The Sporting Season and An Important Sense of Place Part 3: The ‘Profumo Pool’ at Cliveden House, Buckinghamshire
Cliveden House is currently a National Trust-owned property, leased as a hotel and spa. The main house is an Italianate mansion and with an estate of 375 acres of gardens and woodland in Buckinghamshire, on the border with Berkshire. Close to the village of Taplow, near to the Thameside town of Maidenhead, Cliveden’s grounds slope down to the river and the current Grade 1 Listed property is the third house built on the site, completed in 1851 by the architect Charles Barry for George Sutherland-Leveson-Gower, the Second Duke of Sutherland. Although linked with the social elite, particularly when owned by the Astor family, Cliveden is open to the public through the National Trust scheme there and the grounds are much used by a wide range of people in the Spring, Summer and Autumn.
Nancy Astor and ‘The Cliveden Set’ in the twentieth century
Although Cliveden had a long and distinguished history dating back to the seventeenth century, its reputation was cemented as a place for glamorous leisure when the American millionaire hotel owner William Waldorf Astor purchased the estate for $1.25 million in 1893. Astor’s first wife Marnie died at the age of just 36 one year later, and William focused much time on the house, redeveloping it and adding key features such as the mid eighteenth century wall panels in the French Dining Room from Chateaux d'Asnieres near Paris and the Fountain of Love Fountain carved by Thomas Waldo Story in marble and volcanic rock.
Although Nancy Langorne had been previously married to socialite Robert Gould Shaw, she divorced and moved to England in 1905 with her son, and became a celebrity almost overnight for her beauty and wit. Within a year Nancy had married Waldorf, son of William Waldorf Astor, who gifted the Cliveden estate to the young couple. By becoming a prominent hostess to the British elite, Nancy became one of the most famous women in the world while in her mid twenties. For instance, Nancy received an elaborate Cartier tiara as a wedding present containing the legendary Sancy diamond weighing 55 carats, which had previously been used in the coronation of Louis XV and Louis XVI, and is now kept in the Louvre in Paris.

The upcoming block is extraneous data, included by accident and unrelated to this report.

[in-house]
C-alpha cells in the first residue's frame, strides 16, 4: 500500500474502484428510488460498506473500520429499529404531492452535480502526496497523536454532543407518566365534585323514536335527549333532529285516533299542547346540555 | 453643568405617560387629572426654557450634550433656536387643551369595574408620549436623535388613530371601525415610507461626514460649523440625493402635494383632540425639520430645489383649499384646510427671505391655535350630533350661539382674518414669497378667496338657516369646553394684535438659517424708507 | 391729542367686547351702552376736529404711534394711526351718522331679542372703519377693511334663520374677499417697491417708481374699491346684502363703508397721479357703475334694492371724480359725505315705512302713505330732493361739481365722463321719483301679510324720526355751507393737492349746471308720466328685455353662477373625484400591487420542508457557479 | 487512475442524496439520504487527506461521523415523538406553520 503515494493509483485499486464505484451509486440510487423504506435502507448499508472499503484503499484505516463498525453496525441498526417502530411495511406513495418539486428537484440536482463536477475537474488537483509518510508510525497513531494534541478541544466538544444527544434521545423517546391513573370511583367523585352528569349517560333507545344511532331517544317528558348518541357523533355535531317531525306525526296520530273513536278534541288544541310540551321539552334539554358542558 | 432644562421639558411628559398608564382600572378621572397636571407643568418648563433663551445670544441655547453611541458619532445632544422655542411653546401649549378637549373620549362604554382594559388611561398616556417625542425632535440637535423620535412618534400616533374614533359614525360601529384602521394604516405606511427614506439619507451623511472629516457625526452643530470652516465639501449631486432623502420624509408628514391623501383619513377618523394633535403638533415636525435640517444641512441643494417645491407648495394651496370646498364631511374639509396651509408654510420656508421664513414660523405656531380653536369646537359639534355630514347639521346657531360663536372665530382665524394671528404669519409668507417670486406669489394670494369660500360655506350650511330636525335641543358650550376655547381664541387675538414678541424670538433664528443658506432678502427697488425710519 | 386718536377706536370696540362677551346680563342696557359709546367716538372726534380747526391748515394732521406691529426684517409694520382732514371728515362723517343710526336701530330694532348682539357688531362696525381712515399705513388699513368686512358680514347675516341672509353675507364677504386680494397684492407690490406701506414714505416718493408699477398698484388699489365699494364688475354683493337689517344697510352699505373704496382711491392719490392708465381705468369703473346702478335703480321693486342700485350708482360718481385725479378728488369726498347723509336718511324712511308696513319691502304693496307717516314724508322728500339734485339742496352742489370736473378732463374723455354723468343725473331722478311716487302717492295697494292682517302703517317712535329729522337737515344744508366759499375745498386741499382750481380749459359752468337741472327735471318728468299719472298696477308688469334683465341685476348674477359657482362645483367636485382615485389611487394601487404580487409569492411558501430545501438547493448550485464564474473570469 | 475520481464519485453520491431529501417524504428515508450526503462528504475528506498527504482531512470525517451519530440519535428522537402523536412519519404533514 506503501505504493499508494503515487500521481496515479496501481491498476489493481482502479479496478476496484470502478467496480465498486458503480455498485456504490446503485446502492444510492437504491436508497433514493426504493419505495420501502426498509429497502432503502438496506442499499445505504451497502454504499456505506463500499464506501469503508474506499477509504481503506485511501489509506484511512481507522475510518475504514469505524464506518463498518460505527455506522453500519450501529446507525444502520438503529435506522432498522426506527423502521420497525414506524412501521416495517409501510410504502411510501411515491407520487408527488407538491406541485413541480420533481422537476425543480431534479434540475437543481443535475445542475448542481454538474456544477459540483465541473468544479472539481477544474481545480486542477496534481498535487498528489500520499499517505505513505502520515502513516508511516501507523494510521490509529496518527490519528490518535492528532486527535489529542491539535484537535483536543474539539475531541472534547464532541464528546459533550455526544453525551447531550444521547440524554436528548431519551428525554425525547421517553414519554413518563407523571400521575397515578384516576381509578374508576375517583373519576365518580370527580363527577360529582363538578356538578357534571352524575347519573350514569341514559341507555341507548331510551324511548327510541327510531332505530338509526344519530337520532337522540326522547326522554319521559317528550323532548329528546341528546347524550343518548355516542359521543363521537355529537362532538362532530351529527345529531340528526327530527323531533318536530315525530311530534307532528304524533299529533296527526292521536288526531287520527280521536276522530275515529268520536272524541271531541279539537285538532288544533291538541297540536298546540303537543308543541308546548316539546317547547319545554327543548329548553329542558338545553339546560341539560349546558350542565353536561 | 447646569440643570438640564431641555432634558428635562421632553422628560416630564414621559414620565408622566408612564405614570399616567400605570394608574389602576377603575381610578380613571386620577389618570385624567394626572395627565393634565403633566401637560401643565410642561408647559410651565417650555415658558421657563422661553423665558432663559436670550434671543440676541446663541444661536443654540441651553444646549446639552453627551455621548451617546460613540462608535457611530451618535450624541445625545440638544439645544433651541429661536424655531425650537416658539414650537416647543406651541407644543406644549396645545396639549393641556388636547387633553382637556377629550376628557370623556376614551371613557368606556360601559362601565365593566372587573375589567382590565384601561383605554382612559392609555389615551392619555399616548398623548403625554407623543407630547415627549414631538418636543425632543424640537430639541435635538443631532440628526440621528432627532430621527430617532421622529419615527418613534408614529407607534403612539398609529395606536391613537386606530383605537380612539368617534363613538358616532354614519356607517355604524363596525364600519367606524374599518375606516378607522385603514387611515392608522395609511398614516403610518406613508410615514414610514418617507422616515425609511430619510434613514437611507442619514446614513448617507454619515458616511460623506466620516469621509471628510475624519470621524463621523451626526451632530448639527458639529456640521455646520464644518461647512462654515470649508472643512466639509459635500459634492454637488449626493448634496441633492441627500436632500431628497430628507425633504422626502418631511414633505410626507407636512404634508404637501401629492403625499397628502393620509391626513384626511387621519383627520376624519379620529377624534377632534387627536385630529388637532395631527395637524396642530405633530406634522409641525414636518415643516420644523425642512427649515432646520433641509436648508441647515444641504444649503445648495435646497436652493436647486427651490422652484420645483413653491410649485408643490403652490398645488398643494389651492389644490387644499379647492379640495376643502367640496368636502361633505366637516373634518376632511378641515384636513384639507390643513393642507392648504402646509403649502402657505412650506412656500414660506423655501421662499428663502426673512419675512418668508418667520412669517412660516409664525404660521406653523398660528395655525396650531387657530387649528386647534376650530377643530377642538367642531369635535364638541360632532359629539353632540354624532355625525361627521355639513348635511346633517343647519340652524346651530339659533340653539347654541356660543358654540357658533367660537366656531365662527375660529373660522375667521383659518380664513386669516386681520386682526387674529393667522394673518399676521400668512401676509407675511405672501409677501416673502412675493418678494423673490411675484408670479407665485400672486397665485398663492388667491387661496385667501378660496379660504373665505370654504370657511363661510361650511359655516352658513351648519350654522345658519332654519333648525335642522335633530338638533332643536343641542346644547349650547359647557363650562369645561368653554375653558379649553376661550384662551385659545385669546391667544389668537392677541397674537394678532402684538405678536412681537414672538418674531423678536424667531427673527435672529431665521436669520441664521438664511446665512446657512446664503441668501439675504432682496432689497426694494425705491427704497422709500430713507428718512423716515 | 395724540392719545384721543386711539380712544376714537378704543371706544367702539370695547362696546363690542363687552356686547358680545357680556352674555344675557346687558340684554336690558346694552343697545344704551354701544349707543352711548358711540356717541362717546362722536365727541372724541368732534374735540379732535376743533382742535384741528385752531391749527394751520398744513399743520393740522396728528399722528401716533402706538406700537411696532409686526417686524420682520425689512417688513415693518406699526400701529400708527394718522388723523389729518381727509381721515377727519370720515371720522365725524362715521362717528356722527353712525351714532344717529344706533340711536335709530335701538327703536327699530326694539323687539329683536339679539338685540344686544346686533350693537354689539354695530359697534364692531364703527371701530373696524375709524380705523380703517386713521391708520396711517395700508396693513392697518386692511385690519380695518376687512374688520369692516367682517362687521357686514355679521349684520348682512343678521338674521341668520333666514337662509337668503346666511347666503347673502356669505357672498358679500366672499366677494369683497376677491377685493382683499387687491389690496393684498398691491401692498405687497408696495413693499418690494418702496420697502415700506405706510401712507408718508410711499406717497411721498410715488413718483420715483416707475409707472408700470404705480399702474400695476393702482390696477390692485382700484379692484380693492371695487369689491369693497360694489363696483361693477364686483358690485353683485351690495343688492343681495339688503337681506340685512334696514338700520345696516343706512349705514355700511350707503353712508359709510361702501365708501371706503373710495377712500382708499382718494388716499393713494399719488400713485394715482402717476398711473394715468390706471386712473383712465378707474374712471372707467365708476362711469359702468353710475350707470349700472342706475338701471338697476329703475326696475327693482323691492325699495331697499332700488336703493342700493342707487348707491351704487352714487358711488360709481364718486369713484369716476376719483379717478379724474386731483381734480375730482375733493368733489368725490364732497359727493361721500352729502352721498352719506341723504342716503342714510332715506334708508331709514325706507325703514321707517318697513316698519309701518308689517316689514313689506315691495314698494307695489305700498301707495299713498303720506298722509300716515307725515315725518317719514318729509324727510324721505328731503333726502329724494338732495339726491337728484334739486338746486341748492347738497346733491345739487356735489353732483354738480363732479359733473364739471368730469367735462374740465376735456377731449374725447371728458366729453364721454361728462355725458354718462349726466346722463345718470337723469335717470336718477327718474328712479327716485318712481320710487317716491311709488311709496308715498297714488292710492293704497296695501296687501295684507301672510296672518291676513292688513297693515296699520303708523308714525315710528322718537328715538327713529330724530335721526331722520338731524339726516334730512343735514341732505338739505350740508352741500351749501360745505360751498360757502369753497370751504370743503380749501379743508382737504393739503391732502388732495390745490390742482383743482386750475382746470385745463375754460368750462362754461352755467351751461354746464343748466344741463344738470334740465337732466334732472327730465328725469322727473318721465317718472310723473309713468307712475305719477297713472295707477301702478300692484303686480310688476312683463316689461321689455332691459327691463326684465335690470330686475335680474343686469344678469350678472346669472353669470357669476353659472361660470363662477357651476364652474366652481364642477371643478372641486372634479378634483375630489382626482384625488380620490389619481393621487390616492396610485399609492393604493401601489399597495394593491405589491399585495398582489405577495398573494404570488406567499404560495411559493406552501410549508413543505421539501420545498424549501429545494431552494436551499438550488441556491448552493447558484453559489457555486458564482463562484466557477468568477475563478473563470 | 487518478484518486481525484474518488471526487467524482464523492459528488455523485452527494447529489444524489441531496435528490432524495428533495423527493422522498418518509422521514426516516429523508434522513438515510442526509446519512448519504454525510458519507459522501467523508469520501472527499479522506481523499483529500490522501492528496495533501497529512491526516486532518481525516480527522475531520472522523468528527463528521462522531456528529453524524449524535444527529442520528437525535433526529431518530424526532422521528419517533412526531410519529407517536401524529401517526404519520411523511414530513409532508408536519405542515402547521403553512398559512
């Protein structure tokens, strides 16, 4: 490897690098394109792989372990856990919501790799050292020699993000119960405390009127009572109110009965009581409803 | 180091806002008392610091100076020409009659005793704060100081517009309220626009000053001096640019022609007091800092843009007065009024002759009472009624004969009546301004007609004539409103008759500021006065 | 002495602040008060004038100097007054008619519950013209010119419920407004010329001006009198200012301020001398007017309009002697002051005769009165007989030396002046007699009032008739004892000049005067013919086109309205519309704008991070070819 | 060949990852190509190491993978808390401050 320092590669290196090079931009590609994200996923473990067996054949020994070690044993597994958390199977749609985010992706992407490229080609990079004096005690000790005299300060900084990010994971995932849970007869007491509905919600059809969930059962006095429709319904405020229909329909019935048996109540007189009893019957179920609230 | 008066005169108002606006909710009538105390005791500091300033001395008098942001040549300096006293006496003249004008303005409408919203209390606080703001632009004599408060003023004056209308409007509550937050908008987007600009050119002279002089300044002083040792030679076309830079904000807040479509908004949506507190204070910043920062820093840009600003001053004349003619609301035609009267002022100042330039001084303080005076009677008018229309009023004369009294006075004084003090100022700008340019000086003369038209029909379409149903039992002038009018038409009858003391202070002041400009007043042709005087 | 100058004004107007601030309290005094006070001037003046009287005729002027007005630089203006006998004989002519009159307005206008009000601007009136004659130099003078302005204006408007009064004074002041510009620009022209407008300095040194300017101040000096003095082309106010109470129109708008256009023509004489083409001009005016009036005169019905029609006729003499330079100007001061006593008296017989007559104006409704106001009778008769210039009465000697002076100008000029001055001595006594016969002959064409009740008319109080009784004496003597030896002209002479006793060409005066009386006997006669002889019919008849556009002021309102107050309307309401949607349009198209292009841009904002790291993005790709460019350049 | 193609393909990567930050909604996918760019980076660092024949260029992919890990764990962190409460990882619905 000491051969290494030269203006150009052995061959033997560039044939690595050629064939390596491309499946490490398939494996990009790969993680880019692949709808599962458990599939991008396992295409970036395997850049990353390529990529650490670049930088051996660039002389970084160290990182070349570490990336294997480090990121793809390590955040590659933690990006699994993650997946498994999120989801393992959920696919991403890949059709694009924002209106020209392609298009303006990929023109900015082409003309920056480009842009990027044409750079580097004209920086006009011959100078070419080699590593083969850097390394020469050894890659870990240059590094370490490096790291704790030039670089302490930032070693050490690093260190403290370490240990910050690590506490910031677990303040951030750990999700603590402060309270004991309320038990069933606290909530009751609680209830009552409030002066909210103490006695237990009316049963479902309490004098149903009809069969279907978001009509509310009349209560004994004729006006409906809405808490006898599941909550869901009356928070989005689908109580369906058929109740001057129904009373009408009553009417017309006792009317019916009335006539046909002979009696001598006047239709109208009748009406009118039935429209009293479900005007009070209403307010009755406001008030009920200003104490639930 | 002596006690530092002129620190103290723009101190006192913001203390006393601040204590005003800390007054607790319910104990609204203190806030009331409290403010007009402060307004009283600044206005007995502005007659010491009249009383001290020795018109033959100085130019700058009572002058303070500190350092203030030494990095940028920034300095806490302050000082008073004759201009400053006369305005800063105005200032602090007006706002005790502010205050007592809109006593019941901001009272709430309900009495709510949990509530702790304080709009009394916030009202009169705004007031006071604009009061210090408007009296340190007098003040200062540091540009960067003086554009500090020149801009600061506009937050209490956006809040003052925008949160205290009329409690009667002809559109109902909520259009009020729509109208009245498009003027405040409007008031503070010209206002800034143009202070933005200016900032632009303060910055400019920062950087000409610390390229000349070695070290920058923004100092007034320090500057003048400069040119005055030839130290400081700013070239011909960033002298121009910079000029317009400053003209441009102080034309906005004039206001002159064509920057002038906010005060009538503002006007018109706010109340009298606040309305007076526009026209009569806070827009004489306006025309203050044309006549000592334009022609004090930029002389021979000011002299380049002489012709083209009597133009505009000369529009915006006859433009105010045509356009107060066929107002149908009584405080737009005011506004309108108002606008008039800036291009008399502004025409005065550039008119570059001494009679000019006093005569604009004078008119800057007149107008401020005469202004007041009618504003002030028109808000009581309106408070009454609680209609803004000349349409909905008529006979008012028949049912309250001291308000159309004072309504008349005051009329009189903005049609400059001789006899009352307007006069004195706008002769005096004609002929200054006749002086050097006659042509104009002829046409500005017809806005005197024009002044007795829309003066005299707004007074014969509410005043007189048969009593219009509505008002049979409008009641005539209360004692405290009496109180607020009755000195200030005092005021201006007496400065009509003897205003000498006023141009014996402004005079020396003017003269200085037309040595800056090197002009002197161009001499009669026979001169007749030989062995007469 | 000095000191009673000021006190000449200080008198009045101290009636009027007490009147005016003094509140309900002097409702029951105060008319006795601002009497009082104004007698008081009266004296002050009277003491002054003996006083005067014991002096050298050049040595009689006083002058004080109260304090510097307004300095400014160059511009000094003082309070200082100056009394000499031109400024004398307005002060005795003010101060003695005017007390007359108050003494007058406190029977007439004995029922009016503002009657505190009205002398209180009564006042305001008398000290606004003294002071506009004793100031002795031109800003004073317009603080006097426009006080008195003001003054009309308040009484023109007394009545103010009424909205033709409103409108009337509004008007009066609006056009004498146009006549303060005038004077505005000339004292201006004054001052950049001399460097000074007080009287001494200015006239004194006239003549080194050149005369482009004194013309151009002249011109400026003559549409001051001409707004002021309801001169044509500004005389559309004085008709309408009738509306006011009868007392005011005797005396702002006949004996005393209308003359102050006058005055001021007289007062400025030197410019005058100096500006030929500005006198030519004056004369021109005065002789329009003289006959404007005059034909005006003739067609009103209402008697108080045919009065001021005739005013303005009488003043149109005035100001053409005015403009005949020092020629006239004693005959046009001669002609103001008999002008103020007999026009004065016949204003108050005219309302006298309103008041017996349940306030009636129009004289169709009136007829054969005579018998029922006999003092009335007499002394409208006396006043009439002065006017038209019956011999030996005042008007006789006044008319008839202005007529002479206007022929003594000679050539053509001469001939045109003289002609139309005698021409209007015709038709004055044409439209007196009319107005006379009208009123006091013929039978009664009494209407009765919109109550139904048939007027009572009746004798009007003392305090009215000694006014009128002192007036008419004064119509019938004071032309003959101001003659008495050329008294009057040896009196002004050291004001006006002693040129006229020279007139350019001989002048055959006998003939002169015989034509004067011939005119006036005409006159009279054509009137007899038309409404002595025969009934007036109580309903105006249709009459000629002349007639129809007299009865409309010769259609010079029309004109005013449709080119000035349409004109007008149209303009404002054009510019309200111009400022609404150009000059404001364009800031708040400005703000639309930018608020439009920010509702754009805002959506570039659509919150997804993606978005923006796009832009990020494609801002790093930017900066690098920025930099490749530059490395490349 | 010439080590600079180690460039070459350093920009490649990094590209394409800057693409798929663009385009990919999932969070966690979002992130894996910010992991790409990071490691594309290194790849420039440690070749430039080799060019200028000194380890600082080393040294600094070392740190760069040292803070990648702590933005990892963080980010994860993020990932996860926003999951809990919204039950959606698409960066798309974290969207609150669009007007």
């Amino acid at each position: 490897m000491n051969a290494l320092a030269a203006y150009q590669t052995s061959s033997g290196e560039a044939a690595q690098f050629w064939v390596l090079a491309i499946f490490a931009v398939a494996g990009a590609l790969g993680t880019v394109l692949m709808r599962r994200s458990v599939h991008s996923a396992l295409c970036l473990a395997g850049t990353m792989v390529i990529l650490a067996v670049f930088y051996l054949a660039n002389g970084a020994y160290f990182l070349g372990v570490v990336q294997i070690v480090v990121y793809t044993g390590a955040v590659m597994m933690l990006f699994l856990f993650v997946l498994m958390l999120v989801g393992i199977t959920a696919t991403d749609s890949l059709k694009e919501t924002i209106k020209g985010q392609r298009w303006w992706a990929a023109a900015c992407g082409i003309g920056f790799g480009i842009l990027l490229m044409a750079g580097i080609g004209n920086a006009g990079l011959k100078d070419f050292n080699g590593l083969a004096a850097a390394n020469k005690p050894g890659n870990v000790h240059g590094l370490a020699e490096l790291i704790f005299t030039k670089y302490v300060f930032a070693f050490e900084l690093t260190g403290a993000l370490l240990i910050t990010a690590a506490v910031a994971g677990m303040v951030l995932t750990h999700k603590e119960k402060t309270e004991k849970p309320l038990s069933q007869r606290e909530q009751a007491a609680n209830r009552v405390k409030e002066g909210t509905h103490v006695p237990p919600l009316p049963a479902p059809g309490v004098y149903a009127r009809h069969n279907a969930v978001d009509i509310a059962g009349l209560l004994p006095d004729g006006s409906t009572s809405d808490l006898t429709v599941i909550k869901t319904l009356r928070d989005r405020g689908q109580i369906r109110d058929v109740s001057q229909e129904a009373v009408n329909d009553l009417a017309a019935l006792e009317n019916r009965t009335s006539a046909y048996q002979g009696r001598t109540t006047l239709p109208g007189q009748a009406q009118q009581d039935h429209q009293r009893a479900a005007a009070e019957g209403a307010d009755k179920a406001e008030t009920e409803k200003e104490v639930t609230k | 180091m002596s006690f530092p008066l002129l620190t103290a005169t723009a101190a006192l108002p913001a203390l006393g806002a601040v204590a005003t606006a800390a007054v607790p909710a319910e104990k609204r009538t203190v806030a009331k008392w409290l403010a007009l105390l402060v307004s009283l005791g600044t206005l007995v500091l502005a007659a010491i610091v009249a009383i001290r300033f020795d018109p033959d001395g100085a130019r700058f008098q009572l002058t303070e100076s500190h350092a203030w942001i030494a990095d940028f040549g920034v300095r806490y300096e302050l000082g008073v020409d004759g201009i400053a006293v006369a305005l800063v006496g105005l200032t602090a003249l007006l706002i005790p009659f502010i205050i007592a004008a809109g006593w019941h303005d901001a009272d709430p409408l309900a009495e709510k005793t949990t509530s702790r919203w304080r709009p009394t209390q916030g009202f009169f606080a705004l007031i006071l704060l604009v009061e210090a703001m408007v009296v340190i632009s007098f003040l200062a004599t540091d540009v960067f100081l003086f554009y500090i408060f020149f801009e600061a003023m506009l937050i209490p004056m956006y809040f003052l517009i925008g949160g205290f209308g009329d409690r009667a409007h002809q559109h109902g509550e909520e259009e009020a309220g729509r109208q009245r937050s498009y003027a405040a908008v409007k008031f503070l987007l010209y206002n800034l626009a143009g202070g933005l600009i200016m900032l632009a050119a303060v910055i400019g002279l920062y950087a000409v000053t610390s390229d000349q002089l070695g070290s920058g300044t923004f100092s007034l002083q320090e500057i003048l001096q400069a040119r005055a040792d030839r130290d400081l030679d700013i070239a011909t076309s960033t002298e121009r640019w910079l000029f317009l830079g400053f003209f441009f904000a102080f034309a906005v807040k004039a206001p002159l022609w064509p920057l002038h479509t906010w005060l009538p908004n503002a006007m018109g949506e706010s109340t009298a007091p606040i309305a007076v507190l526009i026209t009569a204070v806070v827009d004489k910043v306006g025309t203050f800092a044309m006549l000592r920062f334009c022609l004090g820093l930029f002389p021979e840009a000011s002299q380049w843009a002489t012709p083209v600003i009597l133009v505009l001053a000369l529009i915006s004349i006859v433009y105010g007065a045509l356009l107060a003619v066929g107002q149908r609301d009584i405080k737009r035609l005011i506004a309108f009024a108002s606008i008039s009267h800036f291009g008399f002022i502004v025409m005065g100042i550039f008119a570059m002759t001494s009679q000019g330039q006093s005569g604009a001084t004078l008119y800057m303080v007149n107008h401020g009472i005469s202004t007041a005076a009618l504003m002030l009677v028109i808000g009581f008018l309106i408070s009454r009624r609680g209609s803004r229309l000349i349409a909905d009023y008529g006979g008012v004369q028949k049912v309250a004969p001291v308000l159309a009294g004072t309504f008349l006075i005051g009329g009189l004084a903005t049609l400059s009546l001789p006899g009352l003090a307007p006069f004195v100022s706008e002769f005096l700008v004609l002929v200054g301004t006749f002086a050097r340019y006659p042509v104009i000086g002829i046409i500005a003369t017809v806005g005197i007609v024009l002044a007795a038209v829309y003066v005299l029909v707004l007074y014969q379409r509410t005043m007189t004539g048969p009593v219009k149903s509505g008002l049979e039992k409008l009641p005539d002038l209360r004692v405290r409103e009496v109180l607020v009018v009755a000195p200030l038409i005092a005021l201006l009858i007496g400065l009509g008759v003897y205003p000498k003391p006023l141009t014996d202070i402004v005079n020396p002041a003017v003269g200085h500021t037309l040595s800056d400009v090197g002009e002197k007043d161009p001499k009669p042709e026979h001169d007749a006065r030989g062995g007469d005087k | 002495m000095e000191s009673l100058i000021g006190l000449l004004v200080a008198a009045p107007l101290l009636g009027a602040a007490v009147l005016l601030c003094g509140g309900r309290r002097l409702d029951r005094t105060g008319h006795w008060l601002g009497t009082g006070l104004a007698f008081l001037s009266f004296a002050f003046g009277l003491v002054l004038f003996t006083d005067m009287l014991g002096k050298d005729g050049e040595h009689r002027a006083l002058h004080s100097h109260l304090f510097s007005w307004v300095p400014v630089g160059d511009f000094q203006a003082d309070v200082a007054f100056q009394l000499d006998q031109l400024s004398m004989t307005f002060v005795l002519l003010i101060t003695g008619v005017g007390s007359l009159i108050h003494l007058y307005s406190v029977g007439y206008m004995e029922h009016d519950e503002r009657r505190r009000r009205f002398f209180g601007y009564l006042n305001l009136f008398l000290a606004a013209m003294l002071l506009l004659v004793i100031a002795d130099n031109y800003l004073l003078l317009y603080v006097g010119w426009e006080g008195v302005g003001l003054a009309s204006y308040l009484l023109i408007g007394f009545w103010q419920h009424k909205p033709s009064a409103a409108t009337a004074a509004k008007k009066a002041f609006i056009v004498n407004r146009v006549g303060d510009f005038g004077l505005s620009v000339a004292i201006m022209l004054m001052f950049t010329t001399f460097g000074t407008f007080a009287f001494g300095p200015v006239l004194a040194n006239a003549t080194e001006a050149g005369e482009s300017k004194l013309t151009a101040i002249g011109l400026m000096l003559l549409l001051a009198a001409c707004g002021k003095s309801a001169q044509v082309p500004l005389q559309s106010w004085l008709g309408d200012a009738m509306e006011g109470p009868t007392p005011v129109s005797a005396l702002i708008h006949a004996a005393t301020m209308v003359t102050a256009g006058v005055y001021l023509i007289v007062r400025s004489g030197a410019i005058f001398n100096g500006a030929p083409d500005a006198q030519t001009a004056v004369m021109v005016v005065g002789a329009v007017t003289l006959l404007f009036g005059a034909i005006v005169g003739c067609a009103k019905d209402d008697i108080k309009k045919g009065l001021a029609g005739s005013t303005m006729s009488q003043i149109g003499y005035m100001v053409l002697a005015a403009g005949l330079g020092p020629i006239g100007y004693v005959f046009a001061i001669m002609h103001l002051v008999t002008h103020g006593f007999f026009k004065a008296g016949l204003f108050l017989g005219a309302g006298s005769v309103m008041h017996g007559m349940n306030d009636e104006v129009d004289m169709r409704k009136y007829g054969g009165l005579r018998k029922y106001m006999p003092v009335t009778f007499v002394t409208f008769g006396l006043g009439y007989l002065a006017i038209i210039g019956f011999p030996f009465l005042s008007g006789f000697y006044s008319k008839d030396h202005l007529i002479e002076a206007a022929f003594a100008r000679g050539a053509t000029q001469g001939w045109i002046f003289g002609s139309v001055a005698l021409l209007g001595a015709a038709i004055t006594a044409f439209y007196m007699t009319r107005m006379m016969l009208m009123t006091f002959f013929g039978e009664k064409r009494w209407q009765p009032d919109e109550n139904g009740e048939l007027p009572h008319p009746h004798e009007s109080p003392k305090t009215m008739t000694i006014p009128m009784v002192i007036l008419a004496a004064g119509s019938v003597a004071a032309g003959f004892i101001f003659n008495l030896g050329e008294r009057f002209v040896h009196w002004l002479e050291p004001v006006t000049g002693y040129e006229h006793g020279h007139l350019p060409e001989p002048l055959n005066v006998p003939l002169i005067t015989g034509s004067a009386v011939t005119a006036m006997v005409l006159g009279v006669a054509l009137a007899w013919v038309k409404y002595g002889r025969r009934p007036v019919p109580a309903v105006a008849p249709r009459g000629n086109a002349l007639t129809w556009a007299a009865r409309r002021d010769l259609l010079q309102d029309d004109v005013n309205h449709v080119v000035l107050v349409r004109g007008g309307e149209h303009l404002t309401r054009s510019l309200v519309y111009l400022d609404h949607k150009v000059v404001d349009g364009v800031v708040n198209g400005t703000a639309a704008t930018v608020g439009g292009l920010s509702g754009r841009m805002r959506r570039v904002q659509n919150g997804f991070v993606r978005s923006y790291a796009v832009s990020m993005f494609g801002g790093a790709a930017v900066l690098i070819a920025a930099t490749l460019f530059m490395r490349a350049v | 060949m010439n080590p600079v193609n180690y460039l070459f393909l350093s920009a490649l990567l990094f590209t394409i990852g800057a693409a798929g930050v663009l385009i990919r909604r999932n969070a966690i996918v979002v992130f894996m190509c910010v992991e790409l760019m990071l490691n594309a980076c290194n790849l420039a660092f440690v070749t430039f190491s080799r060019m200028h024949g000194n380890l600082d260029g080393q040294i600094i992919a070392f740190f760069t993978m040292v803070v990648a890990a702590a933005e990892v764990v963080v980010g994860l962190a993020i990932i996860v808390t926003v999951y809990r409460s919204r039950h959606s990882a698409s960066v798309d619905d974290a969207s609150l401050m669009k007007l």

A supporter of women’s rights, Nancy also encouraged her husband to become involved in politics. In 1910, Waldorf was elected as a member of parliament for Plymouth, later reconfigured as Plymouth Sutton, until 1919. That year, Waldorf’s father died and he inherited the title of Viscount Astor, therefore he succeeded to the House of Lords. This also made Nancy ‘Viscountess Astor’ and she stood as a Conservative MP for Plymouth Sutton, and won. She became the first woman to ever sit in the House of Commons on 1 December 1919 and defended it until 1945.
Being wealthy, well connected and outspoken made Nancy Astor a controversial figure, although the couple fought for several causes in which they believed, including appeasement as a way of avoiding war in 1939. Public service also included turning Cliveden into a hospital during the First World War. When peace broke out again, President Roosevelt, Charlie Chaplin and George Bernard Shaw were among the high profile guests that made Cliveden so famous as a leisure destination for the elite. There is a legend that Winston Churchill and Nancy did not get along, with the supposed aphorism that she told him: ‘If you were my husband, I'd poison your tea’ to which he replied, ‘Madam, if you were my wife, I'd drink it.’ Either way, this reflects the tone of the times.